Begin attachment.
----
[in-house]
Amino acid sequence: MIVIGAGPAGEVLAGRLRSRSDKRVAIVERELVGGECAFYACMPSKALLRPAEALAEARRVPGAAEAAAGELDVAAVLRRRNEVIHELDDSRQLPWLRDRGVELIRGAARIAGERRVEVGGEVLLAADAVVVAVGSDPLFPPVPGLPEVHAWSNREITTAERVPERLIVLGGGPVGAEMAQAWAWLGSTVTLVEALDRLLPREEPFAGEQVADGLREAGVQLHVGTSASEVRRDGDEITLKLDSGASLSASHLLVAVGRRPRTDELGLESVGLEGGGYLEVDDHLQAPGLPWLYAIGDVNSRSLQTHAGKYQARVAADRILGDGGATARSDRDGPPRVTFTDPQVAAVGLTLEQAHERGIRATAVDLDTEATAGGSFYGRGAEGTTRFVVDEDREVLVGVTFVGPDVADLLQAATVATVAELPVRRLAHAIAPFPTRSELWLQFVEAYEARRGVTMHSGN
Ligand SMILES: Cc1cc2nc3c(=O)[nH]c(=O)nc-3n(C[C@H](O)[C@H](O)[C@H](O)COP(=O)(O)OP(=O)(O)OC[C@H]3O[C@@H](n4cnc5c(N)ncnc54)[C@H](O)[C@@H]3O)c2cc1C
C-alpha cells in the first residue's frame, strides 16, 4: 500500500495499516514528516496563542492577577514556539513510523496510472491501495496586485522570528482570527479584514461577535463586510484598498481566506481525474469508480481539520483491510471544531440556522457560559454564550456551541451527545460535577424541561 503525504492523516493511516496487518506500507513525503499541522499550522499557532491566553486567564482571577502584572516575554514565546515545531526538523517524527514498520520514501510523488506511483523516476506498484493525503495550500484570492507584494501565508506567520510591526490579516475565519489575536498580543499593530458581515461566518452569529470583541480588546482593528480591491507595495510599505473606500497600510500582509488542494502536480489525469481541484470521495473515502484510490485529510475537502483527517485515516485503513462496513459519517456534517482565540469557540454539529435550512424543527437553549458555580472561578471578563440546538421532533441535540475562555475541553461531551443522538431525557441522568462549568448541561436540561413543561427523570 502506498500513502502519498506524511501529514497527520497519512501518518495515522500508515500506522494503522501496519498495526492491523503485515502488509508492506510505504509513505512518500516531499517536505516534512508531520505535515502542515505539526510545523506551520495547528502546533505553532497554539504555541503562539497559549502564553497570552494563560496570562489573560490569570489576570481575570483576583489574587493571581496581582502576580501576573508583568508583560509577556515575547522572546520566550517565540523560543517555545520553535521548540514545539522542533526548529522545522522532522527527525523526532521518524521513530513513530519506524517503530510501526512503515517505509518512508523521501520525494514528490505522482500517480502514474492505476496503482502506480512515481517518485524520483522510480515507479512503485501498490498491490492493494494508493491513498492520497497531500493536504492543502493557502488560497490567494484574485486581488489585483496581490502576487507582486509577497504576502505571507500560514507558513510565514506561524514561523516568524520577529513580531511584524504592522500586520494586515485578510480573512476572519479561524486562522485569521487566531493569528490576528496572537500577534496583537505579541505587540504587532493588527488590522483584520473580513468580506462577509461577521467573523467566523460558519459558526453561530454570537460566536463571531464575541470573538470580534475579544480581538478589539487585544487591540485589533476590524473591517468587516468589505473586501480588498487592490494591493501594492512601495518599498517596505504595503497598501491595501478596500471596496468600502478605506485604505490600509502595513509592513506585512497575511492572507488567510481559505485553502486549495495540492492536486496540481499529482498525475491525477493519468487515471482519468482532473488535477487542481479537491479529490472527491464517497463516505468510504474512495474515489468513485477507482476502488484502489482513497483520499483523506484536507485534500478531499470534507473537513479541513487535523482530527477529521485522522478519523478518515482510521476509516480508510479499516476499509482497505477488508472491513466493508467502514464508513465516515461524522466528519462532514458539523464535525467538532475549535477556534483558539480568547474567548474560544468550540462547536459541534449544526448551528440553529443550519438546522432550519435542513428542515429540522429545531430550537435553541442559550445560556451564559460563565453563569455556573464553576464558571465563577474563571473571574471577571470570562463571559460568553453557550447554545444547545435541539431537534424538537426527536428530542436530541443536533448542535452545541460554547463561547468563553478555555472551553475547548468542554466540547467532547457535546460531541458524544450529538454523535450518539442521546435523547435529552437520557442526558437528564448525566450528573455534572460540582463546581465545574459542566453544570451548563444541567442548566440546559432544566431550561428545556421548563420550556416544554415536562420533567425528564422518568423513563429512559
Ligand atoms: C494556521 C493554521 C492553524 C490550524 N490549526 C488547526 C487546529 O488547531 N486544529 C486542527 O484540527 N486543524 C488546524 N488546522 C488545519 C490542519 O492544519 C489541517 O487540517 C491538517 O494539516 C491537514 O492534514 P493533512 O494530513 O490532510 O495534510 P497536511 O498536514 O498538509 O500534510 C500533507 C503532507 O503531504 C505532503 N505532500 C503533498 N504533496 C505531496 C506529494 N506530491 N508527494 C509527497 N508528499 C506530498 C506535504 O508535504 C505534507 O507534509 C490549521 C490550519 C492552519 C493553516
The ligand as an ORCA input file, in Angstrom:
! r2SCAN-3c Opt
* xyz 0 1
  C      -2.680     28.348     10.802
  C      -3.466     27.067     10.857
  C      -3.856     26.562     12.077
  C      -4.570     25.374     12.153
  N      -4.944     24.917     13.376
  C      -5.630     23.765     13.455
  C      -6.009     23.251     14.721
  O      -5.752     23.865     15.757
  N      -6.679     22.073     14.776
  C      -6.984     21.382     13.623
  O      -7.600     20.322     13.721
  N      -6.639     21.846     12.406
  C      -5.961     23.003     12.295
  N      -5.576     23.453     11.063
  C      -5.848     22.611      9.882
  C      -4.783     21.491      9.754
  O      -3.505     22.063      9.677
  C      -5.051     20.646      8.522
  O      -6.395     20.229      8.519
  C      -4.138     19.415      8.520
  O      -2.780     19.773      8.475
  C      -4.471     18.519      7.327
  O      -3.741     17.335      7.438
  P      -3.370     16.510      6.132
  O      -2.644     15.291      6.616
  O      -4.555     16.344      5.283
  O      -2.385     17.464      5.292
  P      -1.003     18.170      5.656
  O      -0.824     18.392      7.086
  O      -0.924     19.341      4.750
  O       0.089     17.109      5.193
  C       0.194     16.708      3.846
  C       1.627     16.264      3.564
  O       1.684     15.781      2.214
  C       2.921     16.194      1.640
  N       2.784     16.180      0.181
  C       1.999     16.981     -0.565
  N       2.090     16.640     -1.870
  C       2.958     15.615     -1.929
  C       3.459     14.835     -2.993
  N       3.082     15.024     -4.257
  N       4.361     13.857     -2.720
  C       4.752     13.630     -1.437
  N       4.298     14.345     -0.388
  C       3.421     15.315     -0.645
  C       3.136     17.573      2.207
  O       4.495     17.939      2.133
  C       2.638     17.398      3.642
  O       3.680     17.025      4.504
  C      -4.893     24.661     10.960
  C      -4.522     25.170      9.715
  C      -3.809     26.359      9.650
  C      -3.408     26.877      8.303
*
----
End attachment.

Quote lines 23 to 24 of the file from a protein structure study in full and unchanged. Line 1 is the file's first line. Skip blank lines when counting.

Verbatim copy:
  C      -5.848     22.611      9.882
  C      -4.783     21.491      9.754